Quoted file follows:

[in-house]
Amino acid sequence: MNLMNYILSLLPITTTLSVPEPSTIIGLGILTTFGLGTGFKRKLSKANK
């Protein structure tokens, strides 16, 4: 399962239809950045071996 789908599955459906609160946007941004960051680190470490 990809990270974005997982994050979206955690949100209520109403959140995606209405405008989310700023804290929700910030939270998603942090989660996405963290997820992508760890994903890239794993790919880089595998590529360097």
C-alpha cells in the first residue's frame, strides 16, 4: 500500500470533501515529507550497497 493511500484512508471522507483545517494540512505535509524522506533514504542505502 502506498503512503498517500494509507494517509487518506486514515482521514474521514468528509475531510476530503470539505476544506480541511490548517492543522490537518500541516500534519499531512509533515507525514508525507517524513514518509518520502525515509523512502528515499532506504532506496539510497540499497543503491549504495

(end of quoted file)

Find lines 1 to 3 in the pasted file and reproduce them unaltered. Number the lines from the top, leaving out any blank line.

[in-house]
Amino acid sequence: MNLMNYILSLLPITTTLSVPEPSTIIGLGILTTFGLGTGFKRKLSKANK
């Protein structure tokens, strides 16, 4: 399962239809950045071996 789908599955459906609160946007941004960051680190470490 990809990270974005997982994050979206955690949100209520109403959140995606209405405008989310700023804290929700910030939270998603942090989660996405963290997820992508760890994903890239794993790919880089595998590529360097």